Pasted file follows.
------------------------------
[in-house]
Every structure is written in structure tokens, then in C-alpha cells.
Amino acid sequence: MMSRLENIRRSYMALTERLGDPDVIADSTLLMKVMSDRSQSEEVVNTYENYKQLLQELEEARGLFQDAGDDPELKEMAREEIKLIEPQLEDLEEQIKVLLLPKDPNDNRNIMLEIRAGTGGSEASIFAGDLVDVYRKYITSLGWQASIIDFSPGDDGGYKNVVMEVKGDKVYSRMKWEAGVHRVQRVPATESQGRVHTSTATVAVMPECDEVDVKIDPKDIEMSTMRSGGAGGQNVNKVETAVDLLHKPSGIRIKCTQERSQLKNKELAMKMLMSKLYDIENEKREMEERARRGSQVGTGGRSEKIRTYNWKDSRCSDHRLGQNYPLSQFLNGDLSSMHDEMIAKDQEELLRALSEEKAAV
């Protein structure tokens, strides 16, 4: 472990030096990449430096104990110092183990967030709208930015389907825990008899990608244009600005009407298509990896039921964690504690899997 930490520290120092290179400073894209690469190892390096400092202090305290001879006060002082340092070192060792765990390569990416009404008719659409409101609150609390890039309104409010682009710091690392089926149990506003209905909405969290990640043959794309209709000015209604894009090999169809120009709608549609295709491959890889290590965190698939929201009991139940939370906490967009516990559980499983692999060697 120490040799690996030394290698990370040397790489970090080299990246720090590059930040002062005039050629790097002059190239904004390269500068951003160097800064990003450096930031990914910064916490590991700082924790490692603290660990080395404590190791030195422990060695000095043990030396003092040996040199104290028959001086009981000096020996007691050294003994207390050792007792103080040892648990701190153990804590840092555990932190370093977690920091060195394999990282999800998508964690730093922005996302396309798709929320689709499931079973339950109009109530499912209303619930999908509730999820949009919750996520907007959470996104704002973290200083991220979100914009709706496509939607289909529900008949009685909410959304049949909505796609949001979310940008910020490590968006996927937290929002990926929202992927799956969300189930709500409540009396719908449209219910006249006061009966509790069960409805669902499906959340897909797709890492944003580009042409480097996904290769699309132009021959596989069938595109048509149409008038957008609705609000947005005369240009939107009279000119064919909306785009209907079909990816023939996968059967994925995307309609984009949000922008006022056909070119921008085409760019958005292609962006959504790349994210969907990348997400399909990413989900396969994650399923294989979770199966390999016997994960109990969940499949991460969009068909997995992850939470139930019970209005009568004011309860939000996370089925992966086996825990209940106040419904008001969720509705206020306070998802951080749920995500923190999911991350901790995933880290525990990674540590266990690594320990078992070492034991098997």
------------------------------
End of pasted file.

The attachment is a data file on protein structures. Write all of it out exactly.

[in-house]
Every structure is written in structure tokens, then in C-alpha cells.
Amino acid sequence: MMSRLENIRRSYMALTERLGDPDVIADSTLLMKVMSDRSQSEEVVNTYENYKQLLQELEEARGLFQDAGDDPELKEMAREEIKLIEPQLEDLEEQIKVLLLPKDPNDNRNIMLEIRAGTGGSEASIFAGDLVDVYRKYITSLGWQASIIDFSPGDDGGYKNVVMEVKGDKVYSRMKWEAGVHRVQRVPATESQGRVHTSTATVAVMPECDEVDVKIDPKDIEMSTMRSGGAGGQNVNKVETAVDLLHKPSGIRIKCTQERSQLKNKELAMKMLMSKLYDIENEKREMEERARRGSQVGTGGRSEKIRTYNWKDSRCSDHRLGQNYPLSQFLNGDLSSMHDEMIAKDQEELLRALSEEKAAV
């Protein structure tokens, strides 16, 4: 472990030096990449430096104990110092183990967030709208930015389907825990008899990608244009600005009407298509990896039921964690504690899997 930490520290120092290179400073894209690469190892390096400092202090305290001879006060002082340092070192060792765990390569990416009404008719659409409101609150609390890039309104409010682009710091690392089926149990506003209905909405969290990640043959794309209709000015209604894009090999169809120009709608549609295709491959890889290590965190698939929201009991139940939370906490967009516990559980499983692999060697 120490040799690996030394290698990370040397790489970090080299990246720090590059930040002062005039050629790097002059190239904004390269500068951003160097800064990003450096930031990914910064916490590991700082924790490692603290660990080395404590190791030195422990060695000095043990030396003092040996040199104290028959001086009981000096020996007691050294003994207390050792007792103080040892648990701190153990804590840092555990932190370093977690920091060195394999990282999800998508964690730093922005996302396309798709929320689709499931079973339950109009109530499912209303619930999908509730999820949009919750996520907007959470996104704002973290200083991220979100914009709706496509939607289909529900008949009685909410959304049949909505796609949001979310940008910020490590968006996927937290929002990926929202992927799956969300189930709500409540009396719908449209219910006249006061009966509790069960409805669902499906959340897909797709890492944003580009042409480097996904290769699309132009021959596989069938595109048509149409008038957008609705609000947005005369240009939107009279000119064919909306785009209907079909990816023939996968059967994925995307309609984009949000922008006022056909070119921008085409760019958005292609962006959504790349994210969907990348997400399909990413989900396969994650399923294989979770199966390999016997994960109990969940499949991460969009068909997995992850939470139930019970209005009568004011309860939000996370089925992966086996825990209940106040419904008001969720509705206020306070998802951080749920995500923190999911991350901790995933880290525990990674540590266990690594320990078992070492034991098997």